Structured Analysis at the WH Privacy Board

The White House’s Privacy and Civil Liberties Oversight Board recently came out with its annual report, which details its organization, operations, and recent work.

I was pleased to see that it has adopted a structured approach to analyzing privacy and related issues (see pages 24-25). Its approach is quite similar to the one adopted in the Framework document created by the Department of Homeland Security’s Data Privacy and Integrity Advisory Committee. (Well, I’ll put a finer point on it: the Privacy Board report acknowledges and thanks me and the committee. It’s very nice to be singled out, of course, but the Framework document was the product of many minds, eyes, and hands from the DHS Privacy Committee.)

This doesn’t mean the White House Privacy Board has gotten everything right, of course. I have no doubt that they could have done better. But it is very important progress to see a group like this committing to an organized, structured thought process. Doing so facilitates the discussions that lead to improved, better understood, and more widely agreeable outcomes.

(Some) Developing Countries Don’t Like the “Trade” Bit in “World Trade Organization”

The Doha round of world trade talks stagger on, with the latest “deadline” for completion of a deal set at end-2007 (i.e., before the US presidential campaign season gets underway in earnest). Last week the chair of the agriculture negotiations released a paper designed to inject movement back in to the agriculture negotiations that are proving the key stumbling block to reaching a deal on the other important areas of world trade. (On why agriculture is such a big deal, considering its relatively small share in world goods trade, see here). In any event, the chairman’s paper has been roundly criticized, which means it has been a success.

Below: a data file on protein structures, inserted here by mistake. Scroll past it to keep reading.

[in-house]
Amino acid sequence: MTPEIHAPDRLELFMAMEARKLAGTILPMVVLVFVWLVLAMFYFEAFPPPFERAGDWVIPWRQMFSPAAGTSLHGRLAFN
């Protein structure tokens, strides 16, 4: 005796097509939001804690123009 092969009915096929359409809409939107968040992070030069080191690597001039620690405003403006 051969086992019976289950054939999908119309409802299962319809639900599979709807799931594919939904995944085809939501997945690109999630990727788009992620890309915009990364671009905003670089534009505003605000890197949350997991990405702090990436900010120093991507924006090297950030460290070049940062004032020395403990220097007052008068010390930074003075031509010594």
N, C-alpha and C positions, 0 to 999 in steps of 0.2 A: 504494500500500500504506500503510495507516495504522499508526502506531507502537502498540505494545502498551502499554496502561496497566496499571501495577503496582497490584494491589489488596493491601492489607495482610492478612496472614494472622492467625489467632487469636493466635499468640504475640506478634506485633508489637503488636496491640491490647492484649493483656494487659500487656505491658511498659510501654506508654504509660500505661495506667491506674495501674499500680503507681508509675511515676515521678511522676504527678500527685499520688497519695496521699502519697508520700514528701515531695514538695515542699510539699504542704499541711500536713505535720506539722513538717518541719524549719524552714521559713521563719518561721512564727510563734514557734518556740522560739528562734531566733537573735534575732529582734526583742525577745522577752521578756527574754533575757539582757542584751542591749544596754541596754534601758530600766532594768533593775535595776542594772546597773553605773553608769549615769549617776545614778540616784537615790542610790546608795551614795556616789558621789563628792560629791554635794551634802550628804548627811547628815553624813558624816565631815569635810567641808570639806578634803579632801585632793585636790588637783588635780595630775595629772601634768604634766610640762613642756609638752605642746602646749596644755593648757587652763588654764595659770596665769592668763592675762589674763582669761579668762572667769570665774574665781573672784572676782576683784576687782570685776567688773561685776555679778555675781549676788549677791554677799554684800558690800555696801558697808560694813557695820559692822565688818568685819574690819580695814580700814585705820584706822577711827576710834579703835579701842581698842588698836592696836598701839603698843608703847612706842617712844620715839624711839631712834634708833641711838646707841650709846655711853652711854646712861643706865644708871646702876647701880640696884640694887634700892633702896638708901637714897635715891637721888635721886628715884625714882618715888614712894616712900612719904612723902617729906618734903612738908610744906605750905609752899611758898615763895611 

Part of the skirmish, and this is true of the trade talks more broadly, is the explicit commitment to give developing countries “special and differential (S&D) treatment” in the negotiations. In other words, poorer countries have to lower their trade barriers less than do developed countries. In the wake of the disastrous meeting in Cancun in September 2003, when developing countries flexed their muscle, these sorts of concessions were deemed necessary to get the Doha round back on track.

Unfortunately, the S&D provisions have been used frequently as an excuse for developing countries to do almost nothing to lower their trade barriers. It is not quite that clear-cut, of course. Many developing countries have an interest in exporting to other developing countries, and so want to see trade barriers come down across the board. But generally, developing countries feel that this round is about developed countries lowering their barriers to developing country goods and services, while the poorer nations continue to protect their “sensitive” goods markets from competition.